Cloudflare, a web performance and security company, revealed some grave news today- a serious bug in its software caused a number of its sensitive data passwords, cookies and other authentication tokens to be released onto the web, having dire effects for the over 5 million websites it currently services. The leak is said to have occurred as early as last September, approximately five months before a security researcher at Google’s Project Zero reported it.
It’s worth noting that an even more severe leak took place between February 13th and 18th. In this instance around 1 in every 3,300,000 HTTP requests to Cloudflare sites would have caused data to be exposed.
Cloudflare was quick to point out that data is leaked in about 0.00003% of requests, which considering the amount of sites they are in charge of is a small amount. True, but Cloudflare’s extensive consumer base includes services like dating websites and password managers, containing highly sensitive information.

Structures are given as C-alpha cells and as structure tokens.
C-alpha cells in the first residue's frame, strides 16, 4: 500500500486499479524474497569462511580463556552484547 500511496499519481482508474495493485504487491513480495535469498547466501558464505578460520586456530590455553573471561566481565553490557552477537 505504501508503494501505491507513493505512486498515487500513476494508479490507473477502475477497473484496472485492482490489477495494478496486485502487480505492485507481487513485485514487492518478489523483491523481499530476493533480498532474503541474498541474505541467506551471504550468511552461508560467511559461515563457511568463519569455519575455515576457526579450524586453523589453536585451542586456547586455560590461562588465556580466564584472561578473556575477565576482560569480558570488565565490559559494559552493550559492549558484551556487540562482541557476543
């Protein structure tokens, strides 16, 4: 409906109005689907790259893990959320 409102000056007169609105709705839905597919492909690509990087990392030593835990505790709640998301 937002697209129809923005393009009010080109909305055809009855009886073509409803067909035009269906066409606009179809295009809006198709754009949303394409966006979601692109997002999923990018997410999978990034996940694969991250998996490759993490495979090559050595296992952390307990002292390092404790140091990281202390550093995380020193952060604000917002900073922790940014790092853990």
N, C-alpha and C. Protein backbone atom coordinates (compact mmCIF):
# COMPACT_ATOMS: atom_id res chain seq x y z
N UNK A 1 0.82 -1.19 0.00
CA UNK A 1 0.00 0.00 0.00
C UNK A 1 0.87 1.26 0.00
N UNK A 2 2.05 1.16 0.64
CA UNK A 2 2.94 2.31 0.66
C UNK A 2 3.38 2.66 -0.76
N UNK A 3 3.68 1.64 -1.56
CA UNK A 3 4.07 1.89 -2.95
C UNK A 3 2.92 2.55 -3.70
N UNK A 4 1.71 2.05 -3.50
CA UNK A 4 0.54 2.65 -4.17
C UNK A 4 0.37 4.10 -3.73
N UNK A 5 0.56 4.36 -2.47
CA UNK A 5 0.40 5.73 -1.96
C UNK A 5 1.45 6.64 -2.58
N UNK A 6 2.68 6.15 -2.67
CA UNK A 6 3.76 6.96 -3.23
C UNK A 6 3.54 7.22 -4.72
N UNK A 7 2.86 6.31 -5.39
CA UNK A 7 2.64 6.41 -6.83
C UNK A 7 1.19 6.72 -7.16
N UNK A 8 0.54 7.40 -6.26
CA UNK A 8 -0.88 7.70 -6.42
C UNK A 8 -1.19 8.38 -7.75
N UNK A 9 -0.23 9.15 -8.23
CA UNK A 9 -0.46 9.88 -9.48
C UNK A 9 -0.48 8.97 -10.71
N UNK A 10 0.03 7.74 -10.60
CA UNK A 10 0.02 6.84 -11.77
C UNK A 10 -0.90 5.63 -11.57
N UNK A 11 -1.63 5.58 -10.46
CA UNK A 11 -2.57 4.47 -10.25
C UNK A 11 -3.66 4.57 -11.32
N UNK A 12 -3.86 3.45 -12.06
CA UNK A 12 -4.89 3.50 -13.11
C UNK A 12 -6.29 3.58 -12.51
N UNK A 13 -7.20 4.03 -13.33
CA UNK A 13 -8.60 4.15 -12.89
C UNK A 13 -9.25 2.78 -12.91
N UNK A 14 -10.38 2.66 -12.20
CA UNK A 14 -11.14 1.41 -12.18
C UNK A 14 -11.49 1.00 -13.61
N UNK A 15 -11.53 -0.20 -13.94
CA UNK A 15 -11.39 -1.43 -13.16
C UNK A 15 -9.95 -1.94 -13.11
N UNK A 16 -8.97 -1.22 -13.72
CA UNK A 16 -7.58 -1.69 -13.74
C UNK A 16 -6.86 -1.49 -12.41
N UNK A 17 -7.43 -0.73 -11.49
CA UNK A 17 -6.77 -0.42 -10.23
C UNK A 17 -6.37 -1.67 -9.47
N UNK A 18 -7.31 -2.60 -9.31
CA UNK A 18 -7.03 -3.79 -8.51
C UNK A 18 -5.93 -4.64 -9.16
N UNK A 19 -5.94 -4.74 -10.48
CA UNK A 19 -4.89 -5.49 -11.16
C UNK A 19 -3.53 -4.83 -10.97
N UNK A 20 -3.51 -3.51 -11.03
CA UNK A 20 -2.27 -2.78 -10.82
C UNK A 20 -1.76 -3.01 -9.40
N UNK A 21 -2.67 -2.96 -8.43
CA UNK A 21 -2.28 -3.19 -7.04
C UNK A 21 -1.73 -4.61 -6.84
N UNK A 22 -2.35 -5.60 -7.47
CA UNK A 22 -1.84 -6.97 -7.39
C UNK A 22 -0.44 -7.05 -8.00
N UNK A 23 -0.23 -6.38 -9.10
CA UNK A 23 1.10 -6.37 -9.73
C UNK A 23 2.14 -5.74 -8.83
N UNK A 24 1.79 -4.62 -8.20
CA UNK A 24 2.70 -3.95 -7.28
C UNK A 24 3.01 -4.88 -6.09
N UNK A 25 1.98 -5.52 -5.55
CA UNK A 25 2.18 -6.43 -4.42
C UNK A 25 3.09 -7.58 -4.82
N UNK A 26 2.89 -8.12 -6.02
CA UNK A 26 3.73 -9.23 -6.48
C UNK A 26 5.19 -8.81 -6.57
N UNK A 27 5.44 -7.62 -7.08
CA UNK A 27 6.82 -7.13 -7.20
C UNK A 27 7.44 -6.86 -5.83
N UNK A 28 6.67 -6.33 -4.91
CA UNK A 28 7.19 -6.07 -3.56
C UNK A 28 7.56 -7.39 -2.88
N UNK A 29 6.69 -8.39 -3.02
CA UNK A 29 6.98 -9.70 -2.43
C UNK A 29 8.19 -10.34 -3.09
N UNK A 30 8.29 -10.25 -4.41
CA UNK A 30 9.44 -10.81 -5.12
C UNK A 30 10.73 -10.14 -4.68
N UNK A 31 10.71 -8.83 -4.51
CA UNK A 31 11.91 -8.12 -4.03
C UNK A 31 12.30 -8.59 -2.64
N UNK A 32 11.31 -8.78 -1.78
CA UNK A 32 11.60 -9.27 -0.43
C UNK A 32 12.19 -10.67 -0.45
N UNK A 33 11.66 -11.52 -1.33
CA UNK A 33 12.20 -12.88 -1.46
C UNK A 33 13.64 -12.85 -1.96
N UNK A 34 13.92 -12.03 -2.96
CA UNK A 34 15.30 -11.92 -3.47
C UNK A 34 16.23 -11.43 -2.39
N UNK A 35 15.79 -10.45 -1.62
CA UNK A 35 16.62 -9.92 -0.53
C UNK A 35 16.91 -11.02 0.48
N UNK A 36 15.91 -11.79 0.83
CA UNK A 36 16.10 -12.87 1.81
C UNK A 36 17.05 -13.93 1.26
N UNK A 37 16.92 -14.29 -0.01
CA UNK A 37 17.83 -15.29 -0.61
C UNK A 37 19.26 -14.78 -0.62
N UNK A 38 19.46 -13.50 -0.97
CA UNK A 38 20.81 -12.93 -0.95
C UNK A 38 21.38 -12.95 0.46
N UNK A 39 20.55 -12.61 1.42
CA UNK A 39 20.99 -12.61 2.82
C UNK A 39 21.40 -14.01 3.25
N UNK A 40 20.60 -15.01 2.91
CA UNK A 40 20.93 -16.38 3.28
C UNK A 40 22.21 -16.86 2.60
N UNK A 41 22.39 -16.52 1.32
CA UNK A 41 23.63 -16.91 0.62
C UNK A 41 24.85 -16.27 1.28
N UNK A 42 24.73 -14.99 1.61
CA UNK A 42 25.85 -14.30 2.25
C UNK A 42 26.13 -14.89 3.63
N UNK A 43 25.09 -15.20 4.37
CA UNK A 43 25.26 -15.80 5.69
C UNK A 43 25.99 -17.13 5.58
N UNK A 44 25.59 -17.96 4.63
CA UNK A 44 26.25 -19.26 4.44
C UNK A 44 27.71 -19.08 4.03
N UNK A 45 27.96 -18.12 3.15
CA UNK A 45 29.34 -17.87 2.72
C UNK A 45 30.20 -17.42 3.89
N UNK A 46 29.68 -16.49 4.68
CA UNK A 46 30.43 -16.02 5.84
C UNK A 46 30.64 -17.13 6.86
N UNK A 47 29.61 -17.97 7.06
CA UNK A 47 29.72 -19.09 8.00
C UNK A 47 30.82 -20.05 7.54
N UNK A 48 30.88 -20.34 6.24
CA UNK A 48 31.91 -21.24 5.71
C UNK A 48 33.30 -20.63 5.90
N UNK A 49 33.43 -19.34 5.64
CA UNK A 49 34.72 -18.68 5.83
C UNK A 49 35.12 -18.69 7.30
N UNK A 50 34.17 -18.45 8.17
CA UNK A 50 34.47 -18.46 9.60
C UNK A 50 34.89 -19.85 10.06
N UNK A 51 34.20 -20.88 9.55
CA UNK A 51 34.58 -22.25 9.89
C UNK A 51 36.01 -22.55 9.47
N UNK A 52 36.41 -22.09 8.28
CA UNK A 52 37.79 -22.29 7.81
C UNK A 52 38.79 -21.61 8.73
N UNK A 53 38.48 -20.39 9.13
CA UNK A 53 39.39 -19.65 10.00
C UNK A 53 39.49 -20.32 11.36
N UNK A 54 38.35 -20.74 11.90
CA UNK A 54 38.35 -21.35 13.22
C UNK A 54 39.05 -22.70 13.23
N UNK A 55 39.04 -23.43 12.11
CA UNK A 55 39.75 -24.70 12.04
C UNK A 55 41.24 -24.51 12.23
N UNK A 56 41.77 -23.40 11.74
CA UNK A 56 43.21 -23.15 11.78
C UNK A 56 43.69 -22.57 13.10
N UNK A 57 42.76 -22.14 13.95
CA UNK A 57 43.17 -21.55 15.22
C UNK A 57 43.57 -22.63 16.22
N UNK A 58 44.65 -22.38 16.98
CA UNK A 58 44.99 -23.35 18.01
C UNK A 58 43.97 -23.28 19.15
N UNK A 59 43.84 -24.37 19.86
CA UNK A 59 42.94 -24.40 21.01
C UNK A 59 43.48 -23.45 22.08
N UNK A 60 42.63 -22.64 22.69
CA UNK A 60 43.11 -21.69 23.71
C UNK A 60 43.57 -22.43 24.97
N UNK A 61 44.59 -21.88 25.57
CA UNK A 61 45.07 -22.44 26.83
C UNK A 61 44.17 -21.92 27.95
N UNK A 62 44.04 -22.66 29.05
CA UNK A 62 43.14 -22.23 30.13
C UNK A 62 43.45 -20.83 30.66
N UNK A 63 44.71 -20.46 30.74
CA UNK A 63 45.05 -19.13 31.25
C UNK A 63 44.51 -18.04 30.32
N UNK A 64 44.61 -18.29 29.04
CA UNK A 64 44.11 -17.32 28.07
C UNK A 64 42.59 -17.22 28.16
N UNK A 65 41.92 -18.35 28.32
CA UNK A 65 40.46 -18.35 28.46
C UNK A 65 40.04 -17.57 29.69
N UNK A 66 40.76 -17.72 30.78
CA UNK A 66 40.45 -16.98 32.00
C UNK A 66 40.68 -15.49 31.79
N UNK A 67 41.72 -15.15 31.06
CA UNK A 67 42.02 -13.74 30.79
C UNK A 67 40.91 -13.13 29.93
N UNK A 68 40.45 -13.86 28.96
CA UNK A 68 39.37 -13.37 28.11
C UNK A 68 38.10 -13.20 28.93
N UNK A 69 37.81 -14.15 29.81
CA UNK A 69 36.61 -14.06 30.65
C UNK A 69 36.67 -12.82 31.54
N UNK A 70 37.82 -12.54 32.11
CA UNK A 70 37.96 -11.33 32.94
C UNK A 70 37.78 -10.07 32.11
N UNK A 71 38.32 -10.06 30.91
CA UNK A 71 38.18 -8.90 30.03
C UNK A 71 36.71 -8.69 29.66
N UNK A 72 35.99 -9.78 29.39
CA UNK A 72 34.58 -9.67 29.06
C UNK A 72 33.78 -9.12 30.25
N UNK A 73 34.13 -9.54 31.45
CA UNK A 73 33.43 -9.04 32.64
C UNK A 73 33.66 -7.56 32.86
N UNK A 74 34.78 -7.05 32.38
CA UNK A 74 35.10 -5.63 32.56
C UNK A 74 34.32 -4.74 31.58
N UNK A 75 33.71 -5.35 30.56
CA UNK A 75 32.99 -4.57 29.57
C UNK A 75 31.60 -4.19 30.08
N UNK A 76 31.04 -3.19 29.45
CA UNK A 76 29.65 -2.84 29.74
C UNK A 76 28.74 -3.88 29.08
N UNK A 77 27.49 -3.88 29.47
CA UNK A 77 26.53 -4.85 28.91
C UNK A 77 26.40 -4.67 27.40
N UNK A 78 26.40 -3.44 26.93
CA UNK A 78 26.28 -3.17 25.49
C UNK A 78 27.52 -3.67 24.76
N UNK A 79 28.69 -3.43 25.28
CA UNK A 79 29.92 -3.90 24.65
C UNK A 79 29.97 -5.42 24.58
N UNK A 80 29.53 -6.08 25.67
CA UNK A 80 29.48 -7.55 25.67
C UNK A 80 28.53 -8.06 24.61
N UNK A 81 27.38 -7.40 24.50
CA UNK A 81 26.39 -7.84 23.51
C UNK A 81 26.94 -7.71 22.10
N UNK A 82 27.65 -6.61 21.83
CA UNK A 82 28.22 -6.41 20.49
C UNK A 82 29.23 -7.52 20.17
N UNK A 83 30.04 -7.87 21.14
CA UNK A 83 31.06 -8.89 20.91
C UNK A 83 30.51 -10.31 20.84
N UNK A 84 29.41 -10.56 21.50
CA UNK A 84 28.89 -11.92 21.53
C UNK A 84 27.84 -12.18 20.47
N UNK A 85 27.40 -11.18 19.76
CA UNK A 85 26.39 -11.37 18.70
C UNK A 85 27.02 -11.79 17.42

The bug was said to occur in an HTML parser that Cloudflare uses to increase website performance, it preps sites for distribution in Google’s publishing platform AMP and upgrades HTTP links to HTTPS.
Cloudflare themselves were also affected by the bug. According to a statement from Graham-Cumming, “One obvious piece of information that had leaked was a private key used to secure connections between Cloudflare machines,” this key allowed the company’s personal systems to talk to one another. So far there has been no evidence of hackers using the bug for nefarious purposes, however it’s still early stages at the moment.
Their San Francisco and London teams have worked tirelessly to correct the problem as soon as it was reported.